The Public Speaking Payoff, Part 2: The Work is the second part of Ilene Bergelson's two-part article on successful public speaking events. If you haven't yet, check out Part 1 in the October issue of PFP!
Live interaction is stillthe biggest, most effective generator of word of mouth. Savvy fitness businessowners know this and capitalize on public speaking in their community andwithin the industry to elevate their presence and draw business. They know thatbeing seen and heard by your consumers connects you to them and makes themthink of you and your brand first. If you want to be a positive force andthrive in your community, get out there and speak up. You'll be doing a serviceto your community and your bottom line!
You have speakingopportunities everyday. Which of these occurs in your business?
- Location opening
- Pitching to prospective clients
- Partnering with other companies and cross-promoting at area events
- Group classes and small group training
- Prospective member tours or orientations
If you're not alreadytreating these as public speaking opportunities, you should be. They also serveas practice for honing your message for a bigger stage.
|PLANNING AN EVENT|
Start by determining the event that will be most successful to you. Identify the service or product of focus and your target audience. Consider the events that fit best with your goals. See the list of events for ideas.
Select a speaker. Identify candidates who...
Prepare the speaker so they know and are familiar with the topic and the audience's frame of reference, likes, needs and wants. Make sure they know their fellow team members, as well as their qualifications, businesses, brand and services, which will allow the speaker to better field questions and recommend people and services, etc. Not only will your audience have more confidence in your speaker's knowledge but they will have more of the information you want them to have.
Outline the marketing strategy. Identify your target audience and why they should care about your promotional offering. Where are they? Sources of access to consumers in target range might include area businesses and organizations, complimentary service providers, media outlets, etc. Provide incentives for your target audience, based on their needs. Include pre-event promotions such as offering complimentary shoulder massage to attendees, and at-event promotions, such as sign-up for sessions today and get an extra session free.
Aim for your audience. Collaboratewith organizations whose consumer base is a fit for you and your services. Forexample, if you provide fitness coaching for weight loss, get in touch withnutritional organizations, weight loss support groups, doctors' offices, healthfood stores, colleges, parent or school organizations and any other groups youmay find people who will want your services.
Beprepared to cast a large net. You need to reach out tomore venues than your target because they may not all accept your offer. If youwould like to do a weekly 45-minute presentation to one organization, reach outto several groups to host. If you are lucky and everyone says yes, see if youcan partner two or more compatible organizations to co-host or waitlist groupsfor the following month.
Promotion,promotion, promotion! I cannot stress it enough. Effectivepromotion is essential. Long gone are the days where you simply post a flyerand you fill the room. Repeated outreaches must be made and you must enlistothers to spread the word--repeatedly. Give yourself and your host organizationenough time to get the word out a minimum of three to four times throughdifferent means. Upload a teaser clip to YouTube, send evites, post a sign,invite your database to a free teleseminar call that will give them a few tipsand the incentive to come to the big event. Most of all, talk it up and getyour people talking about it.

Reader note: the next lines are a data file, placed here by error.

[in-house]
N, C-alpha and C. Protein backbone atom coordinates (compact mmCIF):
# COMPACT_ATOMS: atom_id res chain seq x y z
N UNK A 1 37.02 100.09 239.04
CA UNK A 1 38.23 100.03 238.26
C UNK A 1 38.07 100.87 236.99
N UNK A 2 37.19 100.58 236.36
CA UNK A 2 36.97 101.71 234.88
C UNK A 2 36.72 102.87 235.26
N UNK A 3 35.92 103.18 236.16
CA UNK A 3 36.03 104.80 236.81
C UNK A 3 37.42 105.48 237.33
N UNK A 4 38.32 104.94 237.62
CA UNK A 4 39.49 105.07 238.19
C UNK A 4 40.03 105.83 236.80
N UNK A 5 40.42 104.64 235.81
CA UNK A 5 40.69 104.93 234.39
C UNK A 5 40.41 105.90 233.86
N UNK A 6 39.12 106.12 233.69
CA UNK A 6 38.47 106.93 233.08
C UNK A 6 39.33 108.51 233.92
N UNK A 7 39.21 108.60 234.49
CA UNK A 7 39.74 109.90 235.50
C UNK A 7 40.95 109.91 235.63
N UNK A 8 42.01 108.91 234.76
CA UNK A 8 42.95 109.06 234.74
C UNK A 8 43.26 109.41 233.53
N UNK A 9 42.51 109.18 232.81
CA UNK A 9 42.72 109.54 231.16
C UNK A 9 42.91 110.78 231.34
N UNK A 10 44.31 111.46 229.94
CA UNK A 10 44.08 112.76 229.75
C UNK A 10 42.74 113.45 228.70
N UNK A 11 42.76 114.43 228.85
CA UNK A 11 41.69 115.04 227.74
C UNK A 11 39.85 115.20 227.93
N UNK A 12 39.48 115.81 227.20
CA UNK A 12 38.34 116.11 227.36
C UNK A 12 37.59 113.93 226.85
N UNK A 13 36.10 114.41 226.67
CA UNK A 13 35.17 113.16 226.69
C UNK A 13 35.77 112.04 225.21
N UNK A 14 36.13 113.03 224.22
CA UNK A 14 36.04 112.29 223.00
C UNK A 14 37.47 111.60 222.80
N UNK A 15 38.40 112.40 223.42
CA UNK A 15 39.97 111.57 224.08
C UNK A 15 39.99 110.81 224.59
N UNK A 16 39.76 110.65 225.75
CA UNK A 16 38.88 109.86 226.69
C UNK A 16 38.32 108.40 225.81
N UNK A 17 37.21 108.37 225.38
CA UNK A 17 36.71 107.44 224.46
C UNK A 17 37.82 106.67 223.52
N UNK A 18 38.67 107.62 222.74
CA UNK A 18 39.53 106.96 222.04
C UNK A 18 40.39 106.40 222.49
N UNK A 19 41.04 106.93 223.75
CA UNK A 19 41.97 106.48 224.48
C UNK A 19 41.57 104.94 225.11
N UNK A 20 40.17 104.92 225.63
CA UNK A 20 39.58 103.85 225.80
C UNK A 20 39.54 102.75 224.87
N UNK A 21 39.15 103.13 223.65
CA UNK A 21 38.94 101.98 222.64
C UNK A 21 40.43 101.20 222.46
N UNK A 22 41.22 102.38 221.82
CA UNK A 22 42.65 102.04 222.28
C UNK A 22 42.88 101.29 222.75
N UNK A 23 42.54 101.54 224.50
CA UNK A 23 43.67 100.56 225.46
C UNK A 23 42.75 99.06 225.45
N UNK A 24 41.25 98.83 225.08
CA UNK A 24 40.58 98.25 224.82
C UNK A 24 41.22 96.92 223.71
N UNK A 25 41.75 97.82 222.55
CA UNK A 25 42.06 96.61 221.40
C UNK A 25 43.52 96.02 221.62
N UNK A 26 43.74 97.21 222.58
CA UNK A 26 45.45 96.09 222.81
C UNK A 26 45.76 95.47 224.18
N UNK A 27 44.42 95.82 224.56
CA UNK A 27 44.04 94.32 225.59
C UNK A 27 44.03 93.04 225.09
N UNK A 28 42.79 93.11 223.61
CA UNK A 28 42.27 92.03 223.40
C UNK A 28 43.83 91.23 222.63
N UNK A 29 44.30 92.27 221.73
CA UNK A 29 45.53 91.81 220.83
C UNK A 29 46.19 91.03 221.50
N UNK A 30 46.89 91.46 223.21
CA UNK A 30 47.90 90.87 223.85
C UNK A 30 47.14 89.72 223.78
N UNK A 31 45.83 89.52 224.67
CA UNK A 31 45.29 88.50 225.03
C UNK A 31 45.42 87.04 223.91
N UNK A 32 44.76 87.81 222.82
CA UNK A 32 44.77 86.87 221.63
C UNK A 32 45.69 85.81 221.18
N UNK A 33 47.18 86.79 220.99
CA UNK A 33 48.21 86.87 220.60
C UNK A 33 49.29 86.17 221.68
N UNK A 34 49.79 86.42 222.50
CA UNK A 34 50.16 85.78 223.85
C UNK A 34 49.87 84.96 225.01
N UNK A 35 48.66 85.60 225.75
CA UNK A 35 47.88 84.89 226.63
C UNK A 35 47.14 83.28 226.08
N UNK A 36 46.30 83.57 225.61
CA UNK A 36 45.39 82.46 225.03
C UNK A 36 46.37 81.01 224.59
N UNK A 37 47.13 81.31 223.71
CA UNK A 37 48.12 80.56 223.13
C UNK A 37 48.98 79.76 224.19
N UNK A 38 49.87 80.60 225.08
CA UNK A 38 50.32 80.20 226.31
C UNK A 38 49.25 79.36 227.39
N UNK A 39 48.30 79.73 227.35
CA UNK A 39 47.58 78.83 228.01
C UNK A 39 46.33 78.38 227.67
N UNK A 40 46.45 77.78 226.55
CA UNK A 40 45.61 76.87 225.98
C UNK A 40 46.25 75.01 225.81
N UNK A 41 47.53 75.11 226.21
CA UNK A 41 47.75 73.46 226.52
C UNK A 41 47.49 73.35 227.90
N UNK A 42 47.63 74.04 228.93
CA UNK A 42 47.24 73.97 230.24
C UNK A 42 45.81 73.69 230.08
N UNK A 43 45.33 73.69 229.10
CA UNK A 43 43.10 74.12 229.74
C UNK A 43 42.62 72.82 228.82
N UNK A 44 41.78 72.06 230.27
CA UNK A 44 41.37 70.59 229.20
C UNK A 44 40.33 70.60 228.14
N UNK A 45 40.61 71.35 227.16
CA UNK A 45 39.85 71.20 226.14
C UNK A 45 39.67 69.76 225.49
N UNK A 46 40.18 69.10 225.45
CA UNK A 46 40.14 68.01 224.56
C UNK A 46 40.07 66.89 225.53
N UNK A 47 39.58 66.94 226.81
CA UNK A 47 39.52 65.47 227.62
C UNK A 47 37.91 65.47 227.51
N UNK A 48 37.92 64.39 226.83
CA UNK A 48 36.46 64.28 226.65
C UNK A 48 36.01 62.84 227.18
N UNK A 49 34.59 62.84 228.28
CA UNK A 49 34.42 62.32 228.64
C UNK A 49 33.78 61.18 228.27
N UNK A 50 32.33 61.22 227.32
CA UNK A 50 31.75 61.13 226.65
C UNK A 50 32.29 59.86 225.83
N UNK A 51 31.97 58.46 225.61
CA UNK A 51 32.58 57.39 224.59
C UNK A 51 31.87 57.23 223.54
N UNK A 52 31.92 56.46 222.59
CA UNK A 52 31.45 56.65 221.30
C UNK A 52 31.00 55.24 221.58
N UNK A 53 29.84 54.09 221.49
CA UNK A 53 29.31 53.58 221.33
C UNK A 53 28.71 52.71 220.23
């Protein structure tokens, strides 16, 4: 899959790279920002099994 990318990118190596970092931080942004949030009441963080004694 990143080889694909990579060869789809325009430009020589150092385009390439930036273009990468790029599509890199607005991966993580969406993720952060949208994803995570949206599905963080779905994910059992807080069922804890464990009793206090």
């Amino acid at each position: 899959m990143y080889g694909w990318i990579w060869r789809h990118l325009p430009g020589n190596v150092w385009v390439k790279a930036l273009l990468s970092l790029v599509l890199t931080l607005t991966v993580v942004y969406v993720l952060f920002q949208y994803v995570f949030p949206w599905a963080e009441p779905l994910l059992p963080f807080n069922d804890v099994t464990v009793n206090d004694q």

Successat the Event
Beprepared. When you are handed the microphone, figurativelyspeaking, you'd better have something to say, and you'd better say it well. The nature of public speaking isthat of total exposure. If you are cultivating exposure opportunities and youare not working on being able to deliveryour message skillfully and with style, then you are wasting your time. See thesidebar for a head start.
Putyour audience first. With all this talk about generating income,it's important to interject here that the priority must always be placed on quality if you want to uphold theintegrity of your brand (and yourself). If you are just in it to make money,your audience, or at least some of them, will come away feeling like they had a "hollow" experience. Our clients come to us with the express desire and need tohave confidence in our abilities and to feel understood and safe in our care.Whether our speaking skills lead us to more effectively reach our localcommunity or launch a product line, we've got to represent our brand withintegrity through the quality of our offering.
All companies can increasetheir sales right now by following the same model. Whether the event is led byin-house staff or a guest speaker, the cost is a small investment for a largerprofit. Follow-up events can be held by their own staff, raising the bottom lineyear after year. You would be surprised at how many miss this opportunity byskipping such an event.
Dos and Don'ts for the Business Speaker
A fitness professional and performer on Broadway, film & TV, Ilene Bergelson has spoken to audiences of every size. With over 20 years of teaching experience, she lectures internationally and is the founder of LifeMoves Health, a comprehensive communication coaching & fitness education company. Her EmpowerSpeak workshops and Light Bytes Audio Programs have helped professionals around the world achieve their potential. For more info & upcoming events calendar, go to www.LifeMovesHealth.com/shop/index.html.